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Zimbabwe: Zanu-PF to hail Mugabe as supreme leader at congress
Mugabe expected to harden stance against MDC demands to resolve power-sharing dispute
Zimbabwe’s unending negotiations have been stopped to pave way for President Mugabe’s party to hold its lavish congress which starts in Harare today.
The two negotiators representing Zanu-PF, Patrick Chinamasa and Nicholas Goche, requested leave of absence in order to attend the party’s congress which runs until Saturday.
Two weeks of renewed negotiations between Zanu-PF and the MDC broke off on Tuesday amid signs of increasing frustration over the lack of progress in efforts to resolve outstanding issues in the Global Political Agreement.
The 10,000-strong delegate congress — to run under the theme "United in Defence of our Natural Resources and People’s Economic Empowerment" has a sponsorship of US$5 million.
One serious notable item on the agenda is to endorse the 85 year old leader as Zanu PF supreme leader. Zanu PF’s 10 provinces have unanimously nominated Mugabe as its leader with some saying he is a gift from God and should lead them till he dies.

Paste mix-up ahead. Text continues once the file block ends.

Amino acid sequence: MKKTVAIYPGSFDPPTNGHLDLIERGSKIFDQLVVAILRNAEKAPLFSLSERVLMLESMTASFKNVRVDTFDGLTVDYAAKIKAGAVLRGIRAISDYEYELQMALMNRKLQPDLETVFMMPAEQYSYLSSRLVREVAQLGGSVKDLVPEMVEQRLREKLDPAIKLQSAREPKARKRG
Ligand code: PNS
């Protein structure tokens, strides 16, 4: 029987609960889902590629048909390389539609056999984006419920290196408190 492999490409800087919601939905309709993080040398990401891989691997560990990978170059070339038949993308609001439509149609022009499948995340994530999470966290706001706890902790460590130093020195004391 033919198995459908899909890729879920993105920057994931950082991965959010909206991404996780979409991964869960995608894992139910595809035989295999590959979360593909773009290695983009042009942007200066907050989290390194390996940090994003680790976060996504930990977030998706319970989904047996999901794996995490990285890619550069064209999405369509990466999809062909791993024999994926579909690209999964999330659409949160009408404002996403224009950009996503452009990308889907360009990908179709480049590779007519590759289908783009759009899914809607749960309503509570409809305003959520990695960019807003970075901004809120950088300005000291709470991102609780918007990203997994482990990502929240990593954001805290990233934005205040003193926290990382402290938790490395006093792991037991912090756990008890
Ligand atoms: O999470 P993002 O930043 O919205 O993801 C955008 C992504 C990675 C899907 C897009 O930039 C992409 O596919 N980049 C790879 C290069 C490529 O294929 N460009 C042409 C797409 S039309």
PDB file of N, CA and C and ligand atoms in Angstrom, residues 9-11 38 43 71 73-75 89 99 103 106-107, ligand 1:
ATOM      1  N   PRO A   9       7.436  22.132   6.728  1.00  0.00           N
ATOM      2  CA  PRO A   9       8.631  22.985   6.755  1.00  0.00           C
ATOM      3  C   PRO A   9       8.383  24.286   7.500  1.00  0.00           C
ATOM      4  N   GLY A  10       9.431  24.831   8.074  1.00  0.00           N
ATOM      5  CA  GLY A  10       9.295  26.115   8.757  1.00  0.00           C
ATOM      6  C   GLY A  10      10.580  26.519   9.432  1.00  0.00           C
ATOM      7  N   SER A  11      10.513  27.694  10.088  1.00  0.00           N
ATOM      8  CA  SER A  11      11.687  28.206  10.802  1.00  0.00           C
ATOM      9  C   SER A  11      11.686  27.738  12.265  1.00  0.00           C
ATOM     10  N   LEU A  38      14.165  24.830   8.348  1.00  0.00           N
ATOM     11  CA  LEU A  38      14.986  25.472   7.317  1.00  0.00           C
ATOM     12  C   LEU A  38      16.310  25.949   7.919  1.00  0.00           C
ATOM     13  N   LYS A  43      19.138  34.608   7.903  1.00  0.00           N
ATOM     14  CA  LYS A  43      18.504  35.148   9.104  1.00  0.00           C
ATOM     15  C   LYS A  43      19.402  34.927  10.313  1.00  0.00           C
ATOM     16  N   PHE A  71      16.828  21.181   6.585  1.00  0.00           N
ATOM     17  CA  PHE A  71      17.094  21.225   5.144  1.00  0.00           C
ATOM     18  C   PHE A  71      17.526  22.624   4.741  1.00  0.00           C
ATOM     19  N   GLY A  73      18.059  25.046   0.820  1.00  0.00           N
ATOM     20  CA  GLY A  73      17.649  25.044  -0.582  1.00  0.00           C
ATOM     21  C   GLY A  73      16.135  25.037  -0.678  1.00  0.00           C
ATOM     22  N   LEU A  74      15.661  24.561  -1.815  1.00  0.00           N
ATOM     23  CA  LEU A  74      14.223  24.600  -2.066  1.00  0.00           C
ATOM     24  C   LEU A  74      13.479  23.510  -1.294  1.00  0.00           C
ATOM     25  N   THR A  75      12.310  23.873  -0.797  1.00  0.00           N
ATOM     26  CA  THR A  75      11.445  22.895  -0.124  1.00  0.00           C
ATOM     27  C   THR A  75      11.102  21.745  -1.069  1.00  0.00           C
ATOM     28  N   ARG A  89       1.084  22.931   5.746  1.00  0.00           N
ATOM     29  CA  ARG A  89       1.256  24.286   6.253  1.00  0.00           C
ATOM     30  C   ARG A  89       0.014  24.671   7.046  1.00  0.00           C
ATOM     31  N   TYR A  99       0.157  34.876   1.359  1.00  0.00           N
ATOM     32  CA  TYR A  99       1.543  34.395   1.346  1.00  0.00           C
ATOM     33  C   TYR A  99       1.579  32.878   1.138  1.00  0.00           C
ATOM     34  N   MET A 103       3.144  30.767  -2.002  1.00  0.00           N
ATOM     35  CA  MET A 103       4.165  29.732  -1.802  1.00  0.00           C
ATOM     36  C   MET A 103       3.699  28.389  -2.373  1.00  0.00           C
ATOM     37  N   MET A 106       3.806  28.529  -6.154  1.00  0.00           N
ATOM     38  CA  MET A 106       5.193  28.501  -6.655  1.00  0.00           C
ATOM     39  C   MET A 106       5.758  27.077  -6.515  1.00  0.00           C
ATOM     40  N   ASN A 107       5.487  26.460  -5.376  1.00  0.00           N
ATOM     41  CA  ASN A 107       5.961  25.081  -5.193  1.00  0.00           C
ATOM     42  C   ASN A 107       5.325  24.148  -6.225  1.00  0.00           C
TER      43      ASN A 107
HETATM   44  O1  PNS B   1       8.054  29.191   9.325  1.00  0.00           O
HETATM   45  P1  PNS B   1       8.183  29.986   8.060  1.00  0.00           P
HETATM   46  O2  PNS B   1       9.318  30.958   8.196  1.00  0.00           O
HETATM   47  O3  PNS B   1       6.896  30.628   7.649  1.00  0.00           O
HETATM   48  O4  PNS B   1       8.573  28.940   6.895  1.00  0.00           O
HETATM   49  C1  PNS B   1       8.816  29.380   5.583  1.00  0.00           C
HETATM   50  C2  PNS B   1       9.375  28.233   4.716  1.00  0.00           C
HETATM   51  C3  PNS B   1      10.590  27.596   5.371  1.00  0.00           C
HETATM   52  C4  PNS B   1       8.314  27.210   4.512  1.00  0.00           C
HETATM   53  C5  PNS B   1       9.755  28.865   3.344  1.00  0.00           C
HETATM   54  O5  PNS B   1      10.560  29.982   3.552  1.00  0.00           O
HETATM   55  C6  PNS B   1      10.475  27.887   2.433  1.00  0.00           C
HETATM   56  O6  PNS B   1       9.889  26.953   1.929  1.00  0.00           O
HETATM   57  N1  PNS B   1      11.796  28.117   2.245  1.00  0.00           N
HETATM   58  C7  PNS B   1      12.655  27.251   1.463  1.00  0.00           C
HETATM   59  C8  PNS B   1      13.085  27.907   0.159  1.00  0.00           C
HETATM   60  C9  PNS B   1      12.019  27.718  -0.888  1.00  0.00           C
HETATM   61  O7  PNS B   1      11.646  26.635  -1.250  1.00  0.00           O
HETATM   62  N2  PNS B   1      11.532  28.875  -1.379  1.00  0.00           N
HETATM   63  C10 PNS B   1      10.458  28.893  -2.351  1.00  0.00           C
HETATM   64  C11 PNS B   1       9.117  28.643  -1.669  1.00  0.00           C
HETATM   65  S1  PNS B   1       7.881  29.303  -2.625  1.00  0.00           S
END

Analysts say Mugabe will likely use this week’s congress to harden his stance against MDC demands to resolve a power-sharing dispute so as to appease party hawks opposed to the coalition government and show the party faithful that he is in complete control of the new administration.
“Mugabe is going to be ‘Mr Rhetoric’ par excellence. He will come out defiant saying the onus is on the MDC to resolve what it sees as the outstanding issues,” said John Makumbe, a University of Zimbabwe political science lecturer.
Zanu PF says the MDC should push for the removal of Western travel and financial sanctions imposed on Mugabe and his inner circle, call on pirate radio stations broadcasting from abroad to end their broadcasts and that the former opposition party should stop running a parallel government.
Tsvangirai has branded Zanu PF as an unreliable partner and wants the 85-year-old leader to replace Reserve Bank of Zimbabwe governor Gideon Gono and Attorney General Johannes Tomana, and appoint new provincial governors and also swear-in Roy Bennett as deputy agriculture minister.